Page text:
Predicting the movement and development of Cloud for Dynamically scheduling Astronomical Observations

The purpose of this project is to develop software and procedures to assist with this dynamic observation scheduling, based on the current time series of cloud images.

Astronomical observatories employ a variety of techniques for detecting night-time cloud, including infra-red and visible cameras.  The infra-red and visible wavebands are complementary, in that clouds radiate infra-red radiation but also block visible light from background stars.  We use imaging infra-red cameras since techniques which search for sky without stars can be computationally slow and depend on a suitable spatial density of stars over the whole sky.

The Cherenkov Telescope Array (CTA) will be a major world observatory, based at two sites, to study gamma-rays from many selected interesting astronomical sources, and observing schedules will be optimised for a selection of sources each night.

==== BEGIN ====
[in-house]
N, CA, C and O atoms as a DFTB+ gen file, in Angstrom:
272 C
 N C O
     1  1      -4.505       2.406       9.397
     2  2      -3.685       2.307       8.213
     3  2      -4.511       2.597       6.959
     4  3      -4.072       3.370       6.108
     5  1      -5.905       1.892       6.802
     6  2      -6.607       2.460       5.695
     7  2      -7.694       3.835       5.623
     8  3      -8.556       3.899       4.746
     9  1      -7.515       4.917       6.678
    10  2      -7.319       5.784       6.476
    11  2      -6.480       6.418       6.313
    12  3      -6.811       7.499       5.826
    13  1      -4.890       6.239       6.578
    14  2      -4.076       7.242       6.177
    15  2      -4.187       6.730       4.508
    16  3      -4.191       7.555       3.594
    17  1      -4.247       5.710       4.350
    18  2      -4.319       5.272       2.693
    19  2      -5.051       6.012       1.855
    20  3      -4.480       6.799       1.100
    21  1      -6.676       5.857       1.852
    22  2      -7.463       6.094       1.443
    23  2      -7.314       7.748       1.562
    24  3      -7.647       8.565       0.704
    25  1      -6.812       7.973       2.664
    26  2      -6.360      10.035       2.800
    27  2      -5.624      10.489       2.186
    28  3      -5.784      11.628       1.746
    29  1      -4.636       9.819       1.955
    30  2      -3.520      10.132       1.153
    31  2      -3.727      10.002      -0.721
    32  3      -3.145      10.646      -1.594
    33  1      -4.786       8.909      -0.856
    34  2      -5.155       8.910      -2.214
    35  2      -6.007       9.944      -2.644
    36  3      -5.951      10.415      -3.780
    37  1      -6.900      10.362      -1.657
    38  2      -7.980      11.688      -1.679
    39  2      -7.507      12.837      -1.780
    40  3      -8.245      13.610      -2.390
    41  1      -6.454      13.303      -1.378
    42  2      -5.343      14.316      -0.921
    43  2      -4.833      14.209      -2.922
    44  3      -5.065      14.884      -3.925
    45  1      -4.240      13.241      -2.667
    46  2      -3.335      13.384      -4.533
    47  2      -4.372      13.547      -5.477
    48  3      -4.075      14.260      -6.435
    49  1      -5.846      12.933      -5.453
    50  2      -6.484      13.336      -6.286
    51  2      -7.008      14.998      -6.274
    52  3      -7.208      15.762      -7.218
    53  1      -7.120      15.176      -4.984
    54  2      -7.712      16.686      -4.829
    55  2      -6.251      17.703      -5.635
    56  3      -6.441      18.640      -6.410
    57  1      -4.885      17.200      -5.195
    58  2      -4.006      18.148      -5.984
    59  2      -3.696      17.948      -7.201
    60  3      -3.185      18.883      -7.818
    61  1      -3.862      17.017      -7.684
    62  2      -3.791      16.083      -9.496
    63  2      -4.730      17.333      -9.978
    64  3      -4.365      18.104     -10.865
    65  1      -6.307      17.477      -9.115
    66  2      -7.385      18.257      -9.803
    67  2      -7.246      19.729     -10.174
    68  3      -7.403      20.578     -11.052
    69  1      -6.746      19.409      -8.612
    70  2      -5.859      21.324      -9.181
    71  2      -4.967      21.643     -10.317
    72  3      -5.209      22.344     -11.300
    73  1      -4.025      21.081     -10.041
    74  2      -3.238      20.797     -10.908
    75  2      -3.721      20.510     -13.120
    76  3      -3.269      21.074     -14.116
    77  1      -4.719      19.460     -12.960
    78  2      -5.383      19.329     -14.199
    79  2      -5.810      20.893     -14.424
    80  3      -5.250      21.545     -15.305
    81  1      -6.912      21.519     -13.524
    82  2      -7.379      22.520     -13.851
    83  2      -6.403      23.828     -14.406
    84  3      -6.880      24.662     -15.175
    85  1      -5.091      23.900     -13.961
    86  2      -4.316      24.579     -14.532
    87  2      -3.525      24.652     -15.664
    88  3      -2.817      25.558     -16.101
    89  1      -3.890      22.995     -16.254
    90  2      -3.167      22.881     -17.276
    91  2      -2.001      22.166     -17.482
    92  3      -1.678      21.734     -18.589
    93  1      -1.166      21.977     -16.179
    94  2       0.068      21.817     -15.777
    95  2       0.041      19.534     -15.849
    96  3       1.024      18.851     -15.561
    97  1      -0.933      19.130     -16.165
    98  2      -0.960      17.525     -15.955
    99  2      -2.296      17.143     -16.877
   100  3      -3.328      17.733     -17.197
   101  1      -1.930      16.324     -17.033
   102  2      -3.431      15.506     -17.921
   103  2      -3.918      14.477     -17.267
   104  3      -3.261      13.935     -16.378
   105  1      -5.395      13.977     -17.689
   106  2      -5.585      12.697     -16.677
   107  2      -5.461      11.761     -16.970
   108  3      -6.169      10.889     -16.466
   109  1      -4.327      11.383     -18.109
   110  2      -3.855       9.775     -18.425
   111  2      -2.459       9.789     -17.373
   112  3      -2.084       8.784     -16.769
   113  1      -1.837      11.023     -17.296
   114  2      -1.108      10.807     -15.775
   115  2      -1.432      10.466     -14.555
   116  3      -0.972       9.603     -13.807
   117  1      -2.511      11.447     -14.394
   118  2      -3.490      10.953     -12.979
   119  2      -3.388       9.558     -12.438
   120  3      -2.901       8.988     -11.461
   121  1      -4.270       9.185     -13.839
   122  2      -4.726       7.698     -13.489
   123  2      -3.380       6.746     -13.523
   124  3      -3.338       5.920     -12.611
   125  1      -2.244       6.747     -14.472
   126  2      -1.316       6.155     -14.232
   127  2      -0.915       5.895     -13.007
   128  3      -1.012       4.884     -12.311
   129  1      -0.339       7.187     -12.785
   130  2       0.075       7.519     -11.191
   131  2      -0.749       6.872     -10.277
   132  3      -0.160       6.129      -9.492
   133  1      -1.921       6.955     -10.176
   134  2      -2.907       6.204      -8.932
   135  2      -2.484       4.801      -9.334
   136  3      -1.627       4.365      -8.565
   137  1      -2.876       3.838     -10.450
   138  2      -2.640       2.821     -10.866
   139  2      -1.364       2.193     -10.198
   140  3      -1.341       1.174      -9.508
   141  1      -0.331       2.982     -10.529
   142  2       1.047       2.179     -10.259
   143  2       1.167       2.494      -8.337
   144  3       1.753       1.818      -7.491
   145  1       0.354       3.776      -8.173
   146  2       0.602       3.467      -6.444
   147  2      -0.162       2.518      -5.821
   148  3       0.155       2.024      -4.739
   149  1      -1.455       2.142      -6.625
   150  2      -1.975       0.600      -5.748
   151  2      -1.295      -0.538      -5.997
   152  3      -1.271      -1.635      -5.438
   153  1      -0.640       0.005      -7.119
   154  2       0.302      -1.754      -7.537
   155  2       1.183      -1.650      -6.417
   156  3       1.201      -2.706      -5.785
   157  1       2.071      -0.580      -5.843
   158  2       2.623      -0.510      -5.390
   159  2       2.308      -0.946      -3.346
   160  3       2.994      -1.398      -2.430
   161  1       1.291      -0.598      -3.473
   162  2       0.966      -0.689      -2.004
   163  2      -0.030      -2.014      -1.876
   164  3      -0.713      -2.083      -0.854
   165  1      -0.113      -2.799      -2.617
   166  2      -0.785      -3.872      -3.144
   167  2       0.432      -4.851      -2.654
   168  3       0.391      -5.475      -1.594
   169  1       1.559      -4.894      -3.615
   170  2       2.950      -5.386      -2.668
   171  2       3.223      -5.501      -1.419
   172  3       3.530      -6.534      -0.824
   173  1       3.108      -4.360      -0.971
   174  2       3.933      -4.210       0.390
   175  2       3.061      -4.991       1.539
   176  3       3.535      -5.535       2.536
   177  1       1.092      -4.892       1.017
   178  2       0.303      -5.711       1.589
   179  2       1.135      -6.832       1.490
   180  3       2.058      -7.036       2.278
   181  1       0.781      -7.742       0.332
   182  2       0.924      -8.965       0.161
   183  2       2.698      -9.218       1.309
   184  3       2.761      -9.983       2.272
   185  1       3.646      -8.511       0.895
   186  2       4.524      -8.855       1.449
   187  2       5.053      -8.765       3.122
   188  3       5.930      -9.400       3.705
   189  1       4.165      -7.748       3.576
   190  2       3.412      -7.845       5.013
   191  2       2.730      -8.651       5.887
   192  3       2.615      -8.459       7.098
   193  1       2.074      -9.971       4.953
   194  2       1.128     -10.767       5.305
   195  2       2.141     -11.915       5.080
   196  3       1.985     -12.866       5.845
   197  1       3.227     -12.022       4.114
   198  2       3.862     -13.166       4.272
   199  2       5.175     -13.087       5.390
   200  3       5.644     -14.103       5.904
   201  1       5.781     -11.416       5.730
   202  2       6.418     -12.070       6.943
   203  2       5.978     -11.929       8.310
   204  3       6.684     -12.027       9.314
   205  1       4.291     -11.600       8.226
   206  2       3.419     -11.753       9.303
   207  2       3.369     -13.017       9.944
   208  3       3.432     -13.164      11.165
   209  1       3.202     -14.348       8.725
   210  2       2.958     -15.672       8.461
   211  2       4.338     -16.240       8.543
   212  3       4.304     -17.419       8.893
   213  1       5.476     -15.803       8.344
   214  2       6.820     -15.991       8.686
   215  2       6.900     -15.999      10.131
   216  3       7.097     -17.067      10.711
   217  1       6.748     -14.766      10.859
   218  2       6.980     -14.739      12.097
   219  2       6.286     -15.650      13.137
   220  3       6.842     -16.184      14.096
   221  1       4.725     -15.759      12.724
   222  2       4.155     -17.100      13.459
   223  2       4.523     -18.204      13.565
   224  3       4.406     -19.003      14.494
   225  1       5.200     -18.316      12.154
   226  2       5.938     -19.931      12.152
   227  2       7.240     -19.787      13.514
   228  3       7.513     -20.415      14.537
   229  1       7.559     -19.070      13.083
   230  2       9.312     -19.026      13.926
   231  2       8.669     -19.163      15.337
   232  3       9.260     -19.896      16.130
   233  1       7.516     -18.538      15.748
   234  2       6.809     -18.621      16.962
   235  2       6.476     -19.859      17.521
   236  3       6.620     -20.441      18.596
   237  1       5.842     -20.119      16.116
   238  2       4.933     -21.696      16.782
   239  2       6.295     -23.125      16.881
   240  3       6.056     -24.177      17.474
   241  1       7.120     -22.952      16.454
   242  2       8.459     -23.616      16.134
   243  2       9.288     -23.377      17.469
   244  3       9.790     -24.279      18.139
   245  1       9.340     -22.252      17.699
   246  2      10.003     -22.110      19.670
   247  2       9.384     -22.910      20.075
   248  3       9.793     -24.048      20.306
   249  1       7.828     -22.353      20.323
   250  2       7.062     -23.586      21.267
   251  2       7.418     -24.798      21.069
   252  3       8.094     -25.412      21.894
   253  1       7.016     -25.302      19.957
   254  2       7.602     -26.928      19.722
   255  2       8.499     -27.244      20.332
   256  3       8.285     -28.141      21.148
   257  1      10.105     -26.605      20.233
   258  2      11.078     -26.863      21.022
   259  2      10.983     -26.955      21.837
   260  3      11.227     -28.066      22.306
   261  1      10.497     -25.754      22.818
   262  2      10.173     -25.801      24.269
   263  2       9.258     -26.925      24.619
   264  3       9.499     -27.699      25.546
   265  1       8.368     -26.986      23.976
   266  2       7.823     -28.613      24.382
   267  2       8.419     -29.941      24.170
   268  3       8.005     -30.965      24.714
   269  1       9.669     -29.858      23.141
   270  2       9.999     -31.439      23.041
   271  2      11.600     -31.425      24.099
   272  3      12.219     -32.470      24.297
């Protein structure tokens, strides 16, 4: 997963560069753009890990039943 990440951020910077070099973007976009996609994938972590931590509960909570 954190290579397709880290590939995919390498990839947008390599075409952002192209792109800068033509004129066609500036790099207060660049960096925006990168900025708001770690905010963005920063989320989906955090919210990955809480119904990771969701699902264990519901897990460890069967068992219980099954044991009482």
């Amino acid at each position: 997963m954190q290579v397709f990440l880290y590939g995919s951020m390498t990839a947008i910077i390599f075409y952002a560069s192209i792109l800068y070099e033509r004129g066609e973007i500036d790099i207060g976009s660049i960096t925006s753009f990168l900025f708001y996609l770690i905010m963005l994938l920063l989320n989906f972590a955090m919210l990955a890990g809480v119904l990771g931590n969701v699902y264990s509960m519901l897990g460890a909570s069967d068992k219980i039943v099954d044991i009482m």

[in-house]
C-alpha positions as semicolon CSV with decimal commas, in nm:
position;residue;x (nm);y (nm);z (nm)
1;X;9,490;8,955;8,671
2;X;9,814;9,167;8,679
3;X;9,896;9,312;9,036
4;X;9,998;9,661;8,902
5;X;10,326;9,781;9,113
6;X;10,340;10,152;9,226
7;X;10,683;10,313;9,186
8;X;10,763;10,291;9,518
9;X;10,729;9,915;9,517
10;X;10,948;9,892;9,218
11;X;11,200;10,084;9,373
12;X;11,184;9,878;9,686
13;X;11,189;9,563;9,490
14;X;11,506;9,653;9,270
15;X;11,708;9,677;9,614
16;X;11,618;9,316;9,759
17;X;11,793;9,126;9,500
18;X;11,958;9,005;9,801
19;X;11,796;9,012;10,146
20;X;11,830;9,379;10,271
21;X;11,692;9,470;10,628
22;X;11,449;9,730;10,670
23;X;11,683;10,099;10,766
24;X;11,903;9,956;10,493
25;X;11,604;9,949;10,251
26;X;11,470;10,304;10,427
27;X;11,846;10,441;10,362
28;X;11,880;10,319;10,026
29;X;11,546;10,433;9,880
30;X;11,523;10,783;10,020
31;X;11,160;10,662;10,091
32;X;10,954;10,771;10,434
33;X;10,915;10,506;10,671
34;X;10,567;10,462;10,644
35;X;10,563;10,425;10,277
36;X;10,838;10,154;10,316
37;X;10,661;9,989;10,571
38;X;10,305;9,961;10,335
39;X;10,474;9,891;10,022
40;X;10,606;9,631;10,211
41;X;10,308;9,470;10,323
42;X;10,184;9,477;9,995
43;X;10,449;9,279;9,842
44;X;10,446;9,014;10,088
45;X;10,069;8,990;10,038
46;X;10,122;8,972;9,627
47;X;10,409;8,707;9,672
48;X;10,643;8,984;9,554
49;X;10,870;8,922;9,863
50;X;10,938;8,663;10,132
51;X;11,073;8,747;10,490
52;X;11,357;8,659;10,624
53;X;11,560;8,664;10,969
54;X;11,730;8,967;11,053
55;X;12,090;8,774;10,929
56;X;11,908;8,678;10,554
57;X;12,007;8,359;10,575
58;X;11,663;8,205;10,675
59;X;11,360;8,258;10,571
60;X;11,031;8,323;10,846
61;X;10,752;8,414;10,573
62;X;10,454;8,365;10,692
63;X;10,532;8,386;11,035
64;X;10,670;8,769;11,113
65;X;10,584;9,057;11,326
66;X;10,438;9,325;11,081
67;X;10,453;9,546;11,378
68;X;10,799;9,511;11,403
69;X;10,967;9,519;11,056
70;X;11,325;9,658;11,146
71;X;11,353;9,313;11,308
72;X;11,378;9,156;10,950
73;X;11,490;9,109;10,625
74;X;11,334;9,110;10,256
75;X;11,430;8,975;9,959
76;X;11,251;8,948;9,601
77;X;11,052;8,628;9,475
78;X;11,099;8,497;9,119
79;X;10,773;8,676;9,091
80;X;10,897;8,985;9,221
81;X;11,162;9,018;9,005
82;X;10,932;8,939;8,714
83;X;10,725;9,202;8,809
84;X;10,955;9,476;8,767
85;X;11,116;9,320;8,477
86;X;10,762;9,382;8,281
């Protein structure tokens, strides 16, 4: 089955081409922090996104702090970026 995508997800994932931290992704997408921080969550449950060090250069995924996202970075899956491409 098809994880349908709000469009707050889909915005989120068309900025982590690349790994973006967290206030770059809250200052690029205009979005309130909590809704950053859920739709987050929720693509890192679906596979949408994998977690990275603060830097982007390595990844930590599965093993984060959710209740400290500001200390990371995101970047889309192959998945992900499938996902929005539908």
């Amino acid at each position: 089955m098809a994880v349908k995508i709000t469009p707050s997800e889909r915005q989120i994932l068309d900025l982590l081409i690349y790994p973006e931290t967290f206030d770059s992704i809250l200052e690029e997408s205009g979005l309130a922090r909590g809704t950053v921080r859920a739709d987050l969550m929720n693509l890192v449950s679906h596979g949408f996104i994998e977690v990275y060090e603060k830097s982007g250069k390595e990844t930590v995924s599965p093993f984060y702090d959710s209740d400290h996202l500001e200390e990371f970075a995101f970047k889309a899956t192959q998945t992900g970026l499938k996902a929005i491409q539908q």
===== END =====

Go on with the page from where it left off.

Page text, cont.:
However, if there is some cloud, those schedules will require optimising to still observe as much as possible in directions away from the cloud, as the cloud develops and moves. This requires not only a knowledge of the present cloud locations but also a prediction of where cloud is likely to move over the following period of observations (minutes to hours).

Cloud images are presently being recorded over Adelaide which will provide data for this investigation.


Tagged in Honours projects - Physics, Honours projects - Bruce Dawson, Honours projects - Roger Clay, Honours in Physics subtheme - High-energy astrophysics